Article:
Inuit Qaujimajatuqangit

Inuit Nunangat, Nunavut
Arts & Culture, Revitalization of Language & Culture

For the Inuit of Nunavut, the preservation of culture and heritage has been recognized as a key component of their wellbeing. Knowledge systems and core beliefs are typically grounded in nature and the culture of their ancestors. The erosion of this environment and replacement of traditional practices have had a profoundly negative effect. To address this concern, an experienced team of Inuit Elders, facilitators and academics, were awarded $240,000 for their book Inuit Qaujimajatuqangit — What Inuit have always known to be true. The team wants to preserve Inuit culture and heritage through the provision of a definitive body of work that communicates Inuit worldview in detail while serving as a resource for academics, researchers, educators and the next generation of Inuit.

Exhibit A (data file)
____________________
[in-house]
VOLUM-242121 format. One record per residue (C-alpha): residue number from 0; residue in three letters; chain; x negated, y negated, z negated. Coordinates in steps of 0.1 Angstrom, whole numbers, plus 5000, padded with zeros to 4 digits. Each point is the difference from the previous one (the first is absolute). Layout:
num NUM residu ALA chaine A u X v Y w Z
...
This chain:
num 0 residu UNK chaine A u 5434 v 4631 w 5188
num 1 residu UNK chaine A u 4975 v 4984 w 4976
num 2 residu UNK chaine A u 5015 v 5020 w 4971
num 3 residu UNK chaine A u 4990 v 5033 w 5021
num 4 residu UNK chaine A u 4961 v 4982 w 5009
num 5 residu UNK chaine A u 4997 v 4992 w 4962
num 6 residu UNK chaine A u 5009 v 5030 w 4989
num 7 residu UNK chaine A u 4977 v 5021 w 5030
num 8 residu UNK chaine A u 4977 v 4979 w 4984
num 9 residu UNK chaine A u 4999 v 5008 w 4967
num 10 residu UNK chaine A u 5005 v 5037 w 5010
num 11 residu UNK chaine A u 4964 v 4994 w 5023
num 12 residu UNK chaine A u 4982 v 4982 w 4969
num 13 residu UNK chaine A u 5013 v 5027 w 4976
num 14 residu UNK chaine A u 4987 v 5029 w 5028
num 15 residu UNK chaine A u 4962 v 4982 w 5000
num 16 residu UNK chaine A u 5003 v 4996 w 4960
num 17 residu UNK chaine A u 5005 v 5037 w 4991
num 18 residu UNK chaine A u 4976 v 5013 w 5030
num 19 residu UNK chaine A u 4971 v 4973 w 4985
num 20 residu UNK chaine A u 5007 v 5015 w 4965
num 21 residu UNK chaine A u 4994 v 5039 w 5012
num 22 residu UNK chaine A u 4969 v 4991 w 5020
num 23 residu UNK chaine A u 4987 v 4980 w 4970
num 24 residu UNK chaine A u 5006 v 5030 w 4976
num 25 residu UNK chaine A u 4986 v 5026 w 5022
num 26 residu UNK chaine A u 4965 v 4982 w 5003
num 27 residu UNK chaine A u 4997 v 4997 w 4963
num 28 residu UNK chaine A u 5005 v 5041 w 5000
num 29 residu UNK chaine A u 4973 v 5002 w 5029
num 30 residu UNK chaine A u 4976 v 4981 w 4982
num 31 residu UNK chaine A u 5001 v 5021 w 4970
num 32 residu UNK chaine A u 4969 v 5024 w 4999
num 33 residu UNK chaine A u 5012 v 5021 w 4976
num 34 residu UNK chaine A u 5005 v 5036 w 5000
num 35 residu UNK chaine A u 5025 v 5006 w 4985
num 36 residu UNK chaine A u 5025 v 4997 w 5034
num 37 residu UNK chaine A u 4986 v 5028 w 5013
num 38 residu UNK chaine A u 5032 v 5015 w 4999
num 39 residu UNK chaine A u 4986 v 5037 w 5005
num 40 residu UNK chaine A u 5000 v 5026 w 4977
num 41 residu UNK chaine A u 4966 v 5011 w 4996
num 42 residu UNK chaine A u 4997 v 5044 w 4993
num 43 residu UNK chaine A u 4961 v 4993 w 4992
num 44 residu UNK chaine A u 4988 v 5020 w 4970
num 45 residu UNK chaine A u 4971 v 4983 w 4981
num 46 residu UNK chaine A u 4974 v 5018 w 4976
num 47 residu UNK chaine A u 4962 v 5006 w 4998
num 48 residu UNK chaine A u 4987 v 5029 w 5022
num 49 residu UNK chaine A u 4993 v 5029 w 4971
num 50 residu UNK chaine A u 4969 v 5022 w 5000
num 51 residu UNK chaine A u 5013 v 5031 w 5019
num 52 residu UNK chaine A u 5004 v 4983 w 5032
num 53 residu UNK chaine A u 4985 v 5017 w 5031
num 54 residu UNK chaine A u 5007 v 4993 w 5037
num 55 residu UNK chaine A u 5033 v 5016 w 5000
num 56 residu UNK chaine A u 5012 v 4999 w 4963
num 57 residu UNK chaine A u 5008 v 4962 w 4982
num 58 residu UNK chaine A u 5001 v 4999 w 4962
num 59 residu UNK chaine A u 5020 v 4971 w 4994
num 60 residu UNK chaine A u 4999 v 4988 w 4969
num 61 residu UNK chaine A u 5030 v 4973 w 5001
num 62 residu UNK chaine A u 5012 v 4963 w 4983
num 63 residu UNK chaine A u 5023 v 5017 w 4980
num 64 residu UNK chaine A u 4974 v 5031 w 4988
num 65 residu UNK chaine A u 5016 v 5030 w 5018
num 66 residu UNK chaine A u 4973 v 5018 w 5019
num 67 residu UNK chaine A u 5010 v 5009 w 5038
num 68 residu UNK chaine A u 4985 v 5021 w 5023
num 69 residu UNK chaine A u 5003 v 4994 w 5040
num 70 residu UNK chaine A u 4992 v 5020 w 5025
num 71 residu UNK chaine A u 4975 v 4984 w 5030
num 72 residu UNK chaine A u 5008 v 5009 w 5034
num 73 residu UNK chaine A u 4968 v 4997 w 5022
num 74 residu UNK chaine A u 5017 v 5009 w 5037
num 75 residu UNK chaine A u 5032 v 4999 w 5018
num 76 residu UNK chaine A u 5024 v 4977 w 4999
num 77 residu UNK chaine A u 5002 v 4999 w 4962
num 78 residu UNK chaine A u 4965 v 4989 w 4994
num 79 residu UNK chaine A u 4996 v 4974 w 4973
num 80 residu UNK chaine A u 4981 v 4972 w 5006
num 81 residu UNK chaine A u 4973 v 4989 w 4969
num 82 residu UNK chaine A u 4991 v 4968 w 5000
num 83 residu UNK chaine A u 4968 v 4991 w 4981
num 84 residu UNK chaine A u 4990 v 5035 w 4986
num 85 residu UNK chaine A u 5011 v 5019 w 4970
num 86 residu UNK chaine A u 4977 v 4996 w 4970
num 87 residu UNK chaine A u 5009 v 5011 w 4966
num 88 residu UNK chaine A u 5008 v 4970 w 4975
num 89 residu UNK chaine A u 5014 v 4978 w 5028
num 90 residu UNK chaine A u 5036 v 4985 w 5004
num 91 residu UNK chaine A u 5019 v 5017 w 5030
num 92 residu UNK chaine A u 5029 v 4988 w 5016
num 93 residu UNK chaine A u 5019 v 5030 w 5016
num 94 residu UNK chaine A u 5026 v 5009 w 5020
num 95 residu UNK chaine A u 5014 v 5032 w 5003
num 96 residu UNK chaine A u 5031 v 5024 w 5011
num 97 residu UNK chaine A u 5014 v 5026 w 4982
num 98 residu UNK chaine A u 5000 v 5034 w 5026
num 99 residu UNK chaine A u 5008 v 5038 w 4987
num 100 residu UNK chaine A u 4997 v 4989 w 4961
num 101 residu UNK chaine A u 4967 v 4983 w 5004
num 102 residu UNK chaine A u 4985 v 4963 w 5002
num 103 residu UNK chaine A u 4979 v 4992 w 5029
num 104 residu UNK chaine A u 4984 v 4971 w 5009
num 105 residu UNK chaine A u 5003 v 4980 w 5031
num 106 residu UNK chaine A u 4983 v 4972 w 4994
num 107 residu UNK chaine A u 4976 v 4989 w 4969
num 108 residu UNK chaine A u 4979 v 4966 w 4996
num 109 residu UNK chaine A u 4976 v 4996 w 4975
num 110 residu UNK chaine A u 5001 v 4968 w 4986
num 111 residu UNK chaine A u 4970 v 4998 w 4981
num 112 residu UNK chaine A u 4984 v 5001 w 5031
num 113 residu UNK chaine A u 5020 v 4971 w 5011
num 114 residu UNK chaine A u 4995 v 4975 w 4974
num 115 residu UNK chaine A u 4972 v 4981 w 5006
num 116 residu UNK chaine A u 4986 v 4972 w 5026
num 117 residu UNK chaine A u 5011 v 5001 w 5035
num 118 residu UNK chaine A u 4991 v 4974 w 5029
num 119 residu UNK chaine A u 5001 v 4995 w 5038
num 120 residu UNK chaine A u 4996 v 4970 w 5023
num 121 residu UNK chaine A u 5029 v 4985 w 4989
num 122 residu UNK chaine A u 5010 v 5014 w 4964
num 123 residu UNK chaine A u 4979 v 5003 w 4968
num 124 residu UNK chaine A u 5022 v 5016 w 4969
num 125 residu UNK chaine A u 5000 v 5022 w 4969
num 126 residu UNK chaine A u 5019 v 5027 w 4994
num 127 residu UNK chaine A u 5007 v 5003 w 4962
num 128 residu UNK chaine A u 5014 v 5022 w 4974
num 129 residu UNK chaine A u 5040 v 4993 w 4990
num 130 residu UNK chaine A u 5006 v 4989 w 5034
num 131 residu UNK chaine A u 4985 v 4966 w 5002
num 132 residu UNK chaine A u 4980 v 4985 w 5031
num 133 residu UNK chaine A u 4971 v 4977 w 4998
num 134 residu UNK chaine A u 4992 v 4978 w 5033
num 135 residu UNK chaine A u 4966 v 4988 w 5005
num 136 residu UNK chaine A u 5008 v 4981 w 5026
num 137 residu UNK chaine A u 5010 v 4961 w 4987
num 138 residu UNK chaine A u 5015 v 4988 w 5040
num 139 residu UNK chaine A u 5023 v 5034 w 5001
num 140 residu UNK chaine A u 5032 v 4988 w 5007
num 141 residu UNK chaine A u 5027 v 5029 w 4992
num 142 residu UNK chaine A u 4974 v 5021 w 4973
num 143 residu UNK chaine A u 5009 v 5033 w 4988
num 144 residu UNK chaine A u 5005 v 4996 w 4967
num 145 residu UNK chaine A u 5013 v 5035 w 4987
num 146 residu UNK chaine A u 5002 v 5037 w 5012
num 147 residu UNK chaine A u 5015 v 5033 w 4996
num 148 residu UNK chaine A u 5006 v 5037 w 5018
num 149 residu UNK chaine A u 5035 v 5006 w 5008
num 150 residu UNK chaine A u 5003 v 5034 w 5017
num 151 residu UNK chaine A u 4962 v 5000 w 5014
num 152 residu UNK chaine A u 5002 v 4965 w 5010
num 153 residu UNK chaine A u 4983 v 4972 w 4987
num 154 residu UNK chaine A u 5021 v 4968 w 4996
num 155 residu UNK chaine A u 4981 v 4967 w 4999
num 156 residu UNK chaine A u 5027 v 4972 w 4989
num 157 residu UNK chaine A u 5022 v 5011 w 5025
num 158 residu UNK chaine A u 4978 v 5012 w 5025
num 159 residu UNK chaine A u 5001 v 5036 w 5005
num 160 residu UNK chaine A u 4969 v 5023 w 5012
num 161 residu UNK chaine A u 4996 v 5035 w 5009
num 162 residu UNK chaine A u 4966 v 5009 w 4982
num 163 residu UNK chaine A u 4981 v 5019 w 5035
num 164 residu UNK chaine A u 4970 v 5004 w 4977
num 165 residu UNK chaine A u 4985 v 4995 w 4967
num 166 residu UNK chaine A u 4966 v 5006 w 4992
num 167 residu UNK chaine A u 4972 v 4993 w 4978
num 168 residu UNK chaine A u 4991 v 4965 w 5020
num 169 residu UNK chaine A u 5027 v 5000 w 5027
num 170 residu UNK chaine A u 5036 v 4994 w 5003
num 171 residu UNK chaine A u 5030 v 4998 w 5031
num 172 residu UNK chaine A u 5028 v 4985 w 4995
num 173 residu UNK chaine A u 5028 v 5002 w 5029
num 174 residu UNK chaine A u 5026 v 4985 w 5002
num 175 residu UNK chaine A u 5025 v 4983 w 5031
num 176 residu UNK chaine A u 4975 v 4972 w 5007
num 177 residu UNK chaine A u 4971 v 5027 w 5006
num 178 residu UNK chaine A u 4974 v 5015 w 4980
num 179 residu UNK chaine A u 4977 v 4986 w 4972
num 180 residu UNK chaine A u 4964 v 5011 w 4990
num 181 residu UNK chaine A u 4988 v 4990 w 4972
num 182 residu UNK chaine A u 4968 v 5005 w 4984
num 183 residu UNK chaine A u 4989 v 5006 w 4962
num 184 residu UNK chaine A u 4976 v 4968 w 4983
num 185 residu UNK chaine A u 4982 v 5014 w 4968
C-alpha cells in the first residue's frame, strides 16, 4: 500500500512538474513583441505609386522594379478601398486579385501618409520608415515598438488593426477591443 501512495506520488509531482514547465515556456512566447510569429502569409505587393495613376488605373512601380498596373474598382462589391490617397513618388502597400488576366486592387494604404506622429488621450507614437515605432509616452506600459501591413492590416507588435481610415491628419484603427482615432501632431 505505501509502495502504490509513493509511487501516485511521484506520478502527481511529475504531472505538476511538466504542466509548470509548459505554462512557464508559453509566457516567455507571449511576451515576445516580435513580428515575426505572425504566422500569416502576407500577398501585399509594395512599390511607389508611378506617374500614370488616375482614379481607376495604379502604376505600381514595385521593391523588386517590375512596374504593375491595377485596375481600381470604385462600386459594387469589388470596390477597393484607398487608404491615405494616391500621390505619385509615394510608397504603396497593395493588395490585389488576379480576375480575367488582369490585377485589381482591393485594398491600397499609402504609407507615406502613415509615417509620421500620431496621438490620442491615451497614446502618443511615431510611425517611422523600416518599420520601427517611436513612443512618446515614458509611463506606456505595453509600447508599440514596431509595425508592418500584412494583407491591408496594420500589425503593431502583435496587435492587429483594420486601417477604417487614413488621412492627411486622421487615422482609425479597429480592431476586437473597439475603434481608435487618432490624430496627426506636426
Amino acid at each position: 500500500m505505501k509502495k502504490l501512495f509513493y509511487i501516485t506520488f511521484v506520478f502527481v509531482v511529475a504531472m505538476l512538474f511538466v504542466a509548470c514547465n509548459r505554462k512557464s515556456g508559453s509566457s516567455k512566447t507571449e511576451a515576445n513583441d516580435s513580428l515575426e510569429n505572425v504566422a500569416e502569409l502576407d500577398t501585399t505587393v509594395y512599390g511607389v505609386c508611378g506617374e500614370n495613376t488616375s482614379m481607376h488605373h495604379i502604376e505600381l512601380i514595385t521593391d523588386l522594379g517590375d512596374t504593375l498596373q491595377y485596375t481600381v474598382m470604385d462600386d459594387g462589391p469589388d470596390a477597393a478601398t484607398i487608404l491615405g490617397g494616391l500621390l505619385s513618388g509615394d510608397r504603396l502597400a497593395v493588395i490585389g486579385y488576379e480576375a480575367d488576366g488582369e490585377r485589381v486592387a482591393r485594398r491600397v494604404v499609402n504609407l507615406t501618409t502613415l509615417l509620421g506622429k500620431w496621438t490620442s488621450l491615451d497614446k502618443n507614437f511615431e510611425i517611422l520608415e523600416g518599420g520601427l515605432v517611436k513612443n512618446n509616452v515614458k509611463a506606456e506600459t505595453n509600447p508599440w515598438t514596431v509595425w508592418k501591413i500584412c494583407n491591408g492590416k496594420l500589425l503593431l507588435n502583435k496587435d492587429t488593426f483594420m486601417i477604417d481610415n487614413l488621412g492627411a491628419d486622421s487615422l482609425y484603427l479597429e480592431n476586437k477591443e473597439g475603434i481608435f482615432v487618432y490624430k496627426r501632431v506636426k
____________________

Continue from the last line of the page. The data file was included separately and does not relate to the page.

(Note that this project was a prize recipient prior to 2017, when the current 3-tiered prize model was put in place. Their prize therefore does not correspond to a particular category.)

Nominator: Dr. Frank Tester
Professor of Social Work, University of British Columbia
Shirley Tagalik (Team Leader), Attoat Akittirq, Norman Attangala, Lou Angalik, Jose Angutingnungniq, Alice Ayalik, Joe Karetak, Rodah Karetak, Elisapee Kidlapik, Bernadette Otuk, Donald Uluadluak


Dancing Polar Bear
Artist: Allen Shutsiapik